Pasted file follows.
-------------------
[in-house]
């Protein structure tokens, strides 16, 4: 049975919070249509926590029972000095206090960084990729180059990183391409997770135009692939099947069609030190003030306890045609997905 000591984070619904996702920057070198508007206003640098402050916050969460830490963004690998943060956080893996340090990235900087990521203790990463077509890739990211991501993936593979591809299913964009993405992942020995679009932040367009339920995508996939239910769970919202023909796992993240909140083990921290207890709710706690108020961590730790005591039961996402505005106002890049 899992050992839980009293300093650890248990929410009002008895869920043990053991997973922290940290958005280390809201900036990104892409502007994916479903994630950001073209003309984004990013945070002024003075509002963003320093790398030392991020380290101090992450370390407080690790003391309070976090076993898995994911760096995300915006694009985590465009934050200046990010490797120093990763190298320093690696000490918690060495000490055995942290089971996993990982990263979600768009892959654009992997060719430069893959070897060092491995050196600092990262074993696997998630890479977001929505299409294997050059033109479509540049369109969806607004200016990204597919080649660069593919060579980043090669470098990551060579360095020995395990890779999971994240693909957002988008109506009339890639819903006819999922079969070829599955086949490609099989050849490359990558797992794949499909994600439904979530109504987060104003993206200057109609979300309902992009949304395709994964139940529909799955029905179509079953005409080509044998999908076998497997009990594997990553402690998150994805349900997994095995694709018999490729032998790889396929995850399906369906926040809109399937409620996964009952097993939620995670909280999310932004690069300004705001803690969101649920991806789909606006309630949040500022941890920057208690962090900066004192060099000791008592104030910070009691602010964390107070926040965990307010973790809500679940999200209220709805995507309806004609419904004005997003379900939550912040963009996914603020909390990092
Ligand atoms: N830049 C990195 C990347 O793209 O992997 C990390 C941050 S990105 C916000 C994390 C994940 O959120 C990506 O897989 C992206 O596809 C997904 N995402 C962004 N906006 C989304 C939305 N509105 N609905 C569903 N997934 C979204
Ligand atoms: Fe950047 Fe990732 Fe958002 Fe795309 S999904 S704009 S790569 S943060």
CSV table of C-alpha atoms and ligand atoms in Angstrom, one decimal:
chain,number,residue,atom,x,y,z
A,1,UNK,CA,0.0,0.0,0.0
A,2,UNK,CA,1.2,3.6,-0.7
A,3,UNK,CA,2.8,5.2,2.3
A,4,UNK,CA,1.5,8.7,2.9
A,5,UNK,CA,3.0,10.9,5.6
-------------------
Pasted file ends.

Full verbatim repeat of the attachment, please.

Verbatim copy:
[in-house]
């Protein structure tokens, strides 16, 4: 049975919070249509926590029972000095206090960084990729180059990183391409997770135009692939099947069609030190003030306890045609997905 000591984070619904996702920057070198508007206003640098402050916050969460830490963004690998943060956080893996340090990235900087990521203790990463077509890739990211991501993936593979591809299913964009993405992942020995679009932040367009339920995508996939239910769970919202023909796992993240909140083990921290207890709710706690108020961590730790005591039961996402505005106002890049 899992050992839980009293300093650890248990929410009002008895869920043990053991997973922290940290958005280390809201900036990104892409502007994916479903994630950001073209003309984004990013945070002024003075509002963003320093790398030392991020380290101090992450370390407080690790003391309070976090076993898995994911760096995300915006694009985590465009934050200046990010490797120093990763190298320093690696000490918690060495000490055995942290089971996993990982990263979600768009892959654009992997060719430069893959070897060092491995050196600092990262074993696997998630890479977001929505299409294997050059033109479509540049369109969806607004200016990204597919080649660069593919060579980043090669470098990551060579360095020995395990890779999971994240693909957002988008109506009339890639819903006819999922079969070829599955086949490609099989050849490359990558797992794949499909994600439904979530109504987060104003993206200057109609979300309902992009949304395709994964139940529909799955029905179509079953005409080509044998999908076998497997009990594997990553402690998150994805349900997994095995694709018999490729032998790889396929995850399906369906926040809109399937409620996964009952097993939620995670909280999310932004690069300004705001803690969101649920991806789909606006309630949040500022941890920057208690962090900066004192060099000791008592104030910070009691602010964390107070926040965990307010973790809500679940999200209220709805995507309806004609419904004005997003379900939550912040963009996914603020909390990092
Ligand atoms: N830049 C990195 C990347 O793209 O992997 C990390 C941050 S990105 C916000 C994390 C994940 O959120 C990506 O897989 C992206 O596809 C997904 N995402 C962004 N906006 C989304 C939305 N509105 N609905 C569903 N997934 C979204
Ligand atoms: Fe950047 Fe990732 Fe958002 Fe795309 S999904 S704009 S790569 S943060």
CSV table of C-alpha atoms and ligand atoms in Angstrom, one decimal:
chain,number,residue,atom,x,y,z
A,1,UNK,CA,0.0,0.0,0.0
A,2,UNK,CA,1.2,3.6,-0.7
A,3,UNK,CA,2.8,5.2,2.3
A,4,UNK,CA,1.5,8.7,2.9
A,5,UNK,CA,3.0,10.9,5.6